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Hoffmann, R. A wiki for the life sciences where authorship matters. Nature Genetics (2008)

Formation of rolling-circle molecules during phi X174 complementary strand DNA replication.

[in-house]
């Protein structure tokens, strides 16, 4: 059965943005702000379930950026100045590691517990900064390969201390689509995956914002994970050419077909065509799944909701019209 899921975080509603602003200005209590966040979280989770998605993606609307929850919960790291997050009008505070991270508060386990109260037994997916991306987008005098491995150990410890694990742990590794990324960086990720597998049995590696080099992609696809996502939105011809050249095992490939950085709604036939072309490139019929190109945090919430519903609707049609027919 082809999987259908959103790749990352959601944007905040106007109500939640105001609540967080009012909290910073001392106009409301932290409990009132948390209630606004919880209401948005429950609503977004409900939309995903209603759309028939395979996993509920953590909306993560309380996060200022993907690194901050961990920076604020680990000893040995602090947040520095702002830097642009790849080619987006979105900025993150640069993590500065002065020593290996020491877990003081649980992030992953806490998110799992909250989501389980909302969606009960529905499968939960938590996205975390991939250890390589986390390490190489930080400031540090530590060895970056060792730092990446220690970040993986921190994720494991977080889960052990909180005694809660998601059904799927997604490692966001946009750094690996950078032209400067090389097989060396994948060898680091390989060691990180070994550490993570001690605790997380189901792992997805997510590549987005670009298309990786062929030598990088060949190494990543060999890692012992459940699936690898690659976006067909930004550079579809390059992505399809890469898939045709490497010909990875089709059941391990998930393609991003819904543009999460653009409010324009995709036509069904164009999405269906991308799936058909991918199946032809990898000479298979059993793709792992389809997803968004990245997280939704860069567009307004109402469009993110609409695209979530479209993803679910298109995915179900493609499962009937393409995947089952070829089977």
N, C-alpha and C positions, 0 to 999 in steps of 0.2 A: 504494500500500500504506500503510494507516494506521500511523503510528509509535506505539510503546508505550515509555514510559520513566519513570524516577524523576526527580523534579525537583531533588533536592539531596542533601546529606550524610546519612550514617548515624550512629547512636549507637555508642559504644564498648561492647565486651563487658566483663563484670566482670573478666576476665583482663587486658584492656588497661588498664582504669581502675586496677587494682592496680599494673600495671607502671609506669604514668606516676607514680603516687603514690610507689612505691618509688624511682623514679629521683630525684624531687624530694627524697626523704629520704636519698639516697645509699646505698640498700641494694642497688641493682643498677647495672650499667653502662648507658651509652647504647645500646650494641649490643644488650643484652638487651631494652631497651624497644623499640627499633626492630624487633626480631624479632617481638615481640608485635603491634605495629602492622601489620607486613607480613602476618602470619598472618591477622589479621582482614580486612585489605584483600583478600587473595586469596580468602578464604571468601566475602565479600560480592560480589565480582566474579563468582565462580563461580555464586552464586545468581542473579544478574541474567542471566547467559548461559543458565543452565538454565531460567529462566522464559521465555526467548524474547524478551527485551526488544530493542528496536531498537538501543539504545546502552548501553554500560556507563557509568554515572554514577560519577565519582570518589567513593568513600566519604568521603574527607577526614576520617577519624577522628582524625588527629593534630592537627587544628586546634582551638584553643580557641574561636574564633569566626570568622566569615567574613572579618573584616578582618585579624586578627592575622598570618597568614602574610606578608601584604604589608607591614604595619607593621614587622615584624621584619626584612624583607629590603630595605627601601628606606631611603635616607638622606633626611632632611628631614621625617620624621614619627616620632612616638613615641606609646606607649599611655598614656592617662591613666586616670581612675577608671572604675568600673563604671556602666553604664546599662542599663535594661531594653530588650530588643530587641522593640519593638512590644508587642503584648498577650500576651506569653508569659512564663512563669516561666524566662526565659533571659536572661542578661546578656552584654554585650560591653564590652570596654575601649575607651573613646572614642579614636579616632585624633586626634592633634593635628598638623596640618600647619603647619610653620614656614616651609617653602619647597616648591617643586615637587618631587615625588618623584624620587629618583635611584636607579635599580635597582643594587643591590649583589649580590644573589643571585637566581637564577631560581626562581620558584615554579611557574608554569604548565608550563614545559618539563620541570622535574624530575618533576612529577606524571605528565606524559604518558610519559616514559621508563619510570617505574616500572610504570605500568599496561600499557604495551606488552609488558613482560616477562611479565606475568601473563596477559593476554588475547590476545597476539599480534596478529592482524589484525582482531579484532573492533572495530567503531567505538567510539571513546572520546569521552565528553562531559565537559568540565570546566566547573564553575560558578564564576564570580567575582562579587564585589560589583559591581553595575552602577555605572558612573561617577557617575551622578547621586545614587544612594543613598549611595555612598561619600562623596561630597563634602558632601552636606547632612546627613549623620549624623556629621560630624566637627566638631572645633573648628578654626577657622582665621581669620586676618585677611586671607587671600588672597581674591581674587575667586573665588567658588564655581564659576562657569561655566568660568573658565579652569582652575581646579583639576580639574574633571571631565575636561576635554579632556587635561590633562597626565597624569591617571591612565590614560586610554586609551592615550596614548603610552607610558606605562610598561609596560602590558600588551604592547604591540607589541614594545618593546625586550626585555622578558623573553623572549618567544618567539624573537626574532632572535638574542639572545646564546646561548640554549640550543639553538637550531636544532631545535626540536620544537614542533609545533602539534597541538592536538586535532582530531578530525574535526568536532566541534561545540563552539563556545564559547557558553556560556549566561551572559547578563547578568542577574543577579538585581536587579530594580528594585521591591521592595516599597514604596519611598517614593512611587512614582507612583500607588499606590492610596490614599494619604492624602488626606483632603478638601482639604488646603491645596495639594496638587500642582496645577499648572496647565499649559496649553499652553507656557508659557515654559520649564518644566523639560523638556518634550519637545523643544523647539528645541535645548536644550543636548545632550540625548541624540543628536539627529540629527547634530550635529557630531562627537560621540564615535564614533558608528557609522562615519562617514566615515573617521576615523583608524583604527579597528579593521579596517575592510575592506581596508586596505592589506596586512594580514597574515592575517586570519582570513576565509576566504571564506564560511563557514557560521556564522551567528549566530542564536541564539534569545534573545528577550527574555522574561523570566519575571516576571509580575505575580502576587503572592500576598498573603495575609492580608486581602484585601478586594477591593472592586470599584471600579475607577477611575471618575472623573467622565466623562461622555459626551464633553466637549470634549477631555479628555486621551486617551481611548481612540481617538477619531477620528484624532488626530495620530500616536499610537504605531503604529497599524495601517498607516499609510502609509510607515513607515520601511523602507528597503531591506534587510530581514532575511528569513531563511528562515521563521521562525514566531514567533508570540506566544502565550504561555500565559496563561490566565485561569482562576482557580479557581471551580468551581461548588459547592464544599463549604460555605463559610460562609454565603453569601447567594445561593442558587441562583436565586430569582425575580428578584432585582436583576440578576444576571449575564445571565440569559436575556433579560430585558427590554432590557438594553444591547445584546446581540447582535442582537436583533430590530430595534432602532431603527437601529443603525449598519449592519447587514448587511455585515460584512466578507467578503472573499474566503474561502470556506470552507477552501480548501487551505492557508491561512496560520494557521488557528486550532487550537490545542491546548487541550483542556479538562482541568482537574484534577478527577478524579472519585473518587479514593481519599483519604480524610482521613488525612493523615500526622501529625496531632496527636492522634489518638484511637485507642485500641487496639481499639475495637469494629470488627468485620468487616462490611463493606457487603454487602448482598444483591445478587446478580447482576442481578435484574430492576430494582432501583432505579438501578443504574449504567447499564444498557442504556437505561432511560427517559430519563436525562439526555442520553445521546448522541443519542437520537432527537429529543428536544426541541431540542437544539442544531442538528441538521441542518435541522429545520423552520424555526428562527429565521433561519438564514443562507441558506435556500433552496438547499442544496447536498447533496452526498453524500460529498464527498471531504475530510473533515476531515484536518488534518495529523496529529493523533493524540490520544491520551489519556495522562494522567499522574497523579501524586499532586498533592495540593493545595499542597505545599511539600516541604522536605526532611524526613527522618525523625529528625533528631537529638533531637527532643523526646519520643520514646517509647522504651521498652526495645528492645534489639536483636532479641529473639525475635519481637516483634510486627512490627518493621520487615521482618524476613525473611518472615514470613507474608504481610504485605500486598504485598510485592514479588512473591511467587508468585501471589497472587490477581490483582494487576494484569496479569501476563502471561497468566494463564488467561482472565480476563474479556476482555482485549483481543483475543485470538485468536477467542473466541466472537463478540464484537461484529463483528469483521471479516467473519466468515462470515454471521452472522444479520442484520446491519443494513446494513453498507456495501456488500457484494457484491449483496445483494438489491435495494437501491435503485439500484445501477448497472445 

The primosome is a mobile multiprotein priming apparatus that requires seven Escherichia coli proteins for assembly (the products of the dnaB, dnaC and dnaG genes; replication factor Y (protein n'); and proteins i, n, and n"). While the primosome is analagous to the phage T7 gene 4 protein and phage T4 gene 41/61 proteins in its DNA G-catalyzed priming function, its ability to act similarly also as a DNA helicase has remained equivocal. The role of the primosome in unwinding duplex DNA strands was investigated in the coliphage phi X174 SS(c)----replicative form DNA replication reaction in vitro, which requires the E. coli single-stranded DNA binding protein, the primosomal proteins, and the DNA polymerase III holoenzyme. Multigenome-length, linear, double-stranded DNA molecules were generated in this reaction, presumably via a rolling circle-type mechanism. Synthesis of these products required the presence of a helicase-catalyzed strand-displacement activity to permit multiple cycles of continuous complementary (-) strand synthesis. The participation of the primosome in this helicase activity was supported by demonstrating that other SS(c) DNA templates (G4 and alpha-3), which lack primosome assembly sites, failed to support significant linear multimer production and that replication of phi X174 with the general priming system (the DNA B and DNA G proteins and DNA polymerase III holoenzyme) resulted in a 13-fold lower rate of linear multimer synthesis.[1]


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